On March 12, the Federal Trade Commission announced that Kmart has agreed to settle charges that it engaged in deceptive practices by providing inadequate disclosures on its gift cards and misrepresenting the cards in advertising. This is the FTC's first law enforcement action involving gift cards and provides important guidance for structuring and advertising a gift card program.
The FTC claimed that Kmart's failure to adequately disclose dormancy fees was a deceptive practice and that advertisements that promoted the card as equivalent to cash and as never expiring were false and misleading.
According to the complaint, when a gift card was not used for 24 consecutive months, Kmart retroactively deducted a monthly fee of $2.10 for each of the past 24 months, which immediately reduced the value of the card to zero if the balance were $50.40 or less. The FTC stated that this fact would be material to consumers and that Kmart failed to disclose it or did not adequately disclose it. Specifically, Kmart's disclosures on each gift card about dormancy fees were inadequate because they were in fine print (approximately 5 point font), on the back of the card, phrased in a way that would not be understandable to an ordinary consumer, and imbedded in the Terms and Conditions paragraph. In some cases, the disclosures were not visible before purchase, such as for cards sold online and for some cards sold in stores that were affixed to cardstock that obscured the on-card disclosure.
The FTC also alleged that Kmart promoted the cards as equivalent to cash and represented that the gift cards never expired. The FTC claimed that the retroactive dormancy fee had the same effect as an expiration date for cards valued at less than $50.40, so that advertising the cards as not having an expiration date was false and misleading.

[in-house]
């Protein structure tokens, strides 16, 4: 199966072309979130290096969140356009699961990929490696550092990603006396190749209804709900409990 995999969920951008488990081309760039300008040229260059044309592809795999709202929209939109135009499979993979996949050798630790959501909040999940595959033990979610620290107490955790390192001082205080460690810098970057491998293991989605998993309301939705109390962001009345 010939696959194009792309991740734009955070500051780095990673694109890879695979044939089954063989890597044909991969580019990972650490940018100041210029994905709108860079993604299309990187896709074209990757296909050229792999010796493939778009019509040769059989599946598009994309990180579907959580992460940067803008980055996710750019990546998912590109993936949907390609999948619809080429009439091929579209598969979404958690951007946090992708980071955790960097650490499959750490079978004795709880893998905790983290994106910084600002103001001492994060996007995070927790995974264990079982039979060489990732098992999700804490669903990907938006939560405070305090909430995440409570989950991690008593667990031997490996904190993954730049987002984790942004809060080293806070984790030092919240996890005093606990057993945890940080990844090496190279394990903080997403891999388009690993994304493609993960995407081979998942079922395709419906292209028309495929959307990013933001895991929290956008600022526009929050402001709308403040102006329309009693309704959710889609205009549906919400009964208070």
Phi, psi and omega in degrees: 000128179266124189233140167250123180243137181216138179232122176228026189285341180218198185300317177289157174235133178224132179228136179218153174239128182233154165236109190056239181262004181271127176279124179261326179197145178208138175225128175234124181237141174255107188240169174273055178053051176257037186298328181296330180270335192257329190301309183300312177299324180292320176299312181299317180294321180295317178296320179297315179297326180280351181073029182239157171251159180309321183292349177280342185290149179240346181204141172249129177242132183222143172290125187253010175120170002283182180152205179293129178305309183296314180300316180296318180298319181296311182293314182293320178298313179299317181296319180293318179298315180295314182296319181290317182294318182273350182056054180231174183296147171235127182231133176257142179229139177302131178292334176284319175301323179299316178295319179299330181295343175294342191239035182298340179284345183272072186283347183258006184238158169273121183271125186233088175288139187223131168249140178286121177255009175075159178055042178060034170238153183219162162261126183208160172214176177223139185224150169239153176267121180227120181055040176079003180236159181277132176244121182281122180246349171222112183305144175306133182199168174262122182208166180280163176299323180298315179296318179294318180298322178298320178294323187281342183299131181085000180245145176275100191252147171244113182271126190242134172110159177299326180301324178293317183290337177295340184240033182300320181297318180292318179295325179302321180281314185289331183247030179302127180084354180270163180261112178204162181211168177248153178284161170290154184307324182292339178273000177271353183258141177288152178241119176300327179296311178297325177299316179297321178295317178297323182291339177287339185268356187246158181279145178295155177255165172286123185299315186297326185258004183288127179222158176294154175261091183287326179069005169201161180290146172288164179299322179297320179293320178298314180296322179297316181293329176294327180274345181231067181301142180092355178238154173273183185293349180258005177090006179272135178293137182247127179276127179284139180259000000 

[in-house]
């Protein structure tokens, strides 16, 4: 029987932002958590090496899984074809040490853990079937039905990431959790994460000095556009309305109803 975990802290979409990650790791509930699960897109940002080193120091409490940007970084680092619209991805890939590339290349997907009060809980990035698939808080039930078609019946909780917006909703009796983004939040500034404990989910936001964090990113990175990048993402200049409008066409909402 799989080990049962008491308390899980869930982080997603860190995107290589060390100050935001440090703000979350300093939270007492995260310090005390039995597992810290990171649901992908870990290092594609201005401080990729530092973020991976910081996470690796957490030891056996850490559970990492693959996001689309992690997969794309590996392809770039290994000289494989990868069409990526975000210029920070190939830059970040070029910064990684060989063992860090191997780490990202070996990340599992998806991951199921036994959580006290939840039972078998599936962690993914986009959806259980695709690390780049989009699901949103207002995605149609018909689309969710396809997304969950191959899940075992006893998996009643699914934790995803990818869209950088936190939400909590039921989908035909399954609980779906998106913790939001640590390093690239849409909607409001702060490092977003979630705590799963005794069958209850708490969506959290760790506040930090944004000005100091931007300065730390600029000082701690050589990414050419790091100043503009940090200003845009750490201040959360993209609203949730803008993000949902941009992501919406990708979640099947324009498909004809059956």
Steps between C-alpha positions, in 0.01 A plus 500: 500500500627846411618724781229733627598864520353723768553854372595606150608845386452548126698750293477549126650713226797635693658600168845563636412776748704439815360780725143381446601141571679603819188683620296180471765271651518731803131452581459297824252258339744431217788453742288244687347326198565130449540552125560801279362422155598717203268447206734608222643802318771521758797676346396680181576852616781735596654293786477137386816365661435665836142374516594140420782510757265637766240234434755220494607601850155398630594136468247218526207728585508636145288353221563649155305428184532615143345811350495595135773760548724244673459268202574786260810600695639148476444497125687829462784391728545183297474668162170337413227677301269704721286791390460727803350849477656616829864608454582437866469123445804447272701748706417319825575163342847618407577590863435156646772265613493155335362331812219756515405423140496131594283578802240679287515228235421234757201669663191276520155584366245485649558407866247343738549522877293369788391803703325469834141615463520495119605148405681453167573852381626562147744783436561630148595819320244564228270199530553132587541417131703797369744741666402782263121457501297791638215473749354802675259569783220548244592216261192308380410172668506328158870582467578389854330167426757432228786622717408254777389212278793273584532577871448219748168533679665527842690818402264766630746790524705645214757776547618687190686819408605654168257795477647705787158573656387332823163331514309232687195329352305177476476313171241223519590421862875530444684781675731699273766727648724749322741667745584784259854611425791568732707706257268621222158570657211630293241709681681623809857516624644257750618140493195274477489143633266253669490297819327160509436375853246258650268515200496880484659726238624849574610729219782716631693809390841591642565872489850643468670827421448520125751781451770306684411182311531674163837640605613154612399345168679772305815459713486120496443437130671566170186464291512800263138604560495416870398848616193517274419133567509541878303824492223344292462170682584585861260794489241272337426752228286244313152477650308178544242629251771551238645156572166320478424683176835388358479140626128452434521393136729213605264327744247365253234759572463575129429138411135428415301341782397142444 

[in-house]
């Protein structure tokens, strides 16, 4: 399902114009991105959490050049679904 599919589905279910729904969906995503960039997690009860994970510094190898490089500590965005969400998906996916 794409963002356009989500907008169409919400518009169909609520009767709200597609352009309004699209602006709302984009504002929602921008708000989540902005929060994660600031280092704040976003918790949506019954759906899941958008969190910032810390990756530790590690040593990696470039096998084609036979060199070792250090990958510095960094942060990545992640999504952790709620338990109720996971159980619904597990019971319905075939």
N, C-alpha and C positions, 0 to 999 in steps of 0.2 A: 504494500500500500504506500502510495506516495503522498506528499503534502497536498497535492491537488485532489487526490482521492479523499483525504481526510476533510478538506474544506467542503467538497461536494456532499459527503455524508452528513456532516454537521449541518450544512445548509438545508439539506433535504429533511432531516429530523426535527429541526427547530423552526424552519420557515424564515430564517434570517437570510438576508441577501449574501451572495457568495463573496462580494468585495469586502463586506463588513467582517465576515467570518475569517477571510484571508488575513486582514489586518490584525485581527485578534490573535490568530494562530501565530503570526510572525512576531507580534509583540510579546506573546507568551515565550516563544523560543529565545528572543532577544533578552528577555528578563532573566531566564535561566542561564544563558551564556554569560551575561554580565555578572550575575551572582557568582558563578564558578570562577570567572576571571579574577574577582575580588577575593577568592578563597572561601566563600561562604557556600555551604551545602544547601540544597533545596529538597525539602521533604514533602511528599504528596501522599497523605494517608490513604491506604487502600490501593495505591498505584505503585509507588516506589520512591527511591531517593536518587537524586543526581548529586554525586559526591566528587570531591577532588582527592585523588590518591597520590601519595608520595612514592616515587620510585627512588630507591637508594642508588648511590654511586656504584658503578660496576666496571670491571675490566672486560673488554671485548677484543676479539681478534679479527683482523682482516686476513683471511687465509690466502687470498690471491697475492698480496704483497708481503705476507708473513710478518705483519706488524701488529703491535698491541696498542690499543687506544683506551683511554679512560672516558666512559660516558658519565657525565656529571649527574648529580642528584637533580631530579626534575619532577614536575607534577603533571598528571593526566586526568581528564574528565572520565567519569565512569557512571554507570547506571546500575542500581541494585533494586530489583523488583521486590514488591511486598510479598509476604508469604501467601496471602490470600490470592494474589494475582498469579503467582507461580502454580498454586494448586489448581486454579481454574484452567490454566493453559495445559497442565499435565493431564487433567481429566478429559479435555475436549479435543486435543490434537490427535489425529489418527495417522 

As of May 1, 2006, Kmart stopped charging a dormancy fee on all Kmart gift cards.
Under the proposed settlement, which is subject to public comment, Kmart must clearly and prominently disclose, in all advertising and on the front of the gift card, any expiration date or fees. In addition, Kmart must disclose at the point of sale and before purchase any material terms and conditions of any expiration date or fee, and Kmart is prohibited from collecting dormancy fees on any gift card sold before the proposed order is issued.
The proposed settlement also includes onerous record-keeping requirements and instructs Kmart to reimburse dormancy fees for consumers and publicize the refund program on its Web site.
New Gift Card Law in Utah Requires Certain Disclosures
Utah recently enacted House Bill 261 which requires expiration date and fee disclosures on a gift certificate and applies to any supplier who issues a "gift certificate, instrument or other record in exchange for payment to provide the bearer, upon presentation, goods or services in a specified amount." The law takes effect May 1, 2007.
The law does not apply to gift certificates, instruments or other records that are usable at multiple, unaffiliated sellers of goods or services as long as an expiration date is printed on the gift certificate, instrument or other record.
Although the bill contained the title "This bill prohibits the issuance of a gift certificate that expires sooner than five years after issuance" it does not actually prohibit expiration dates less than 5 years after issuance.